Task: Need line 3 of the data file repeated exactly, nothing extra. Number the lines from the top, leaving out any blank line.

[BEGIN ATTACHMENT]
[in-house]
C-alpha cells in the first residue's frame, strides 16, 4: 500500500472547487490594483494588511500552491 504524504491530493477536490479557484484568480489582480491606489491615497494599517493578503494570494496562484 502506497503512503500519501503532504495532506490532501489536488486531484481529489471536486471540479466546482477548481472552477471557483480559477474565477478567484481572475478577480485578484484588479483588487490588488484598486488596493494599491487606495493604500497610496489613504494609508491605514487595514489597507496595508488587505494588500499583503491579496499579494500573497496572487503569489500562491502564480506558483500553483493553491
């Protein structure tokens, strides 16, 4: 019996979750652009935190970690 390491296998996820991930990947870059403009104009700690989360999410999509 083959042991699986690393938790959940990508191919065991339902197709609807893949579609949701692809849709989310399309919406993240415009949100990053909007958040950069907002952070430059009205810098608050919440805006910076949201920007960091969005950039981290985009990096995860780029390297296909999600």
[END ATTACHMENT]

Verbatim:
């Protein structure tokens, strides 16, 4: 019996979750652009935190970690 390491296998996820991930990947870059403009104009700690989360999410999509 083959042991699986690393938790959940990508191919065991339902197709609807893949579609949701692809849709989310399309919406993240415009949100990053909007958040950069907002952070430059009205810098608050919440805006910076949201920007960091969005950039981290985009990096995860780029390297296909999600």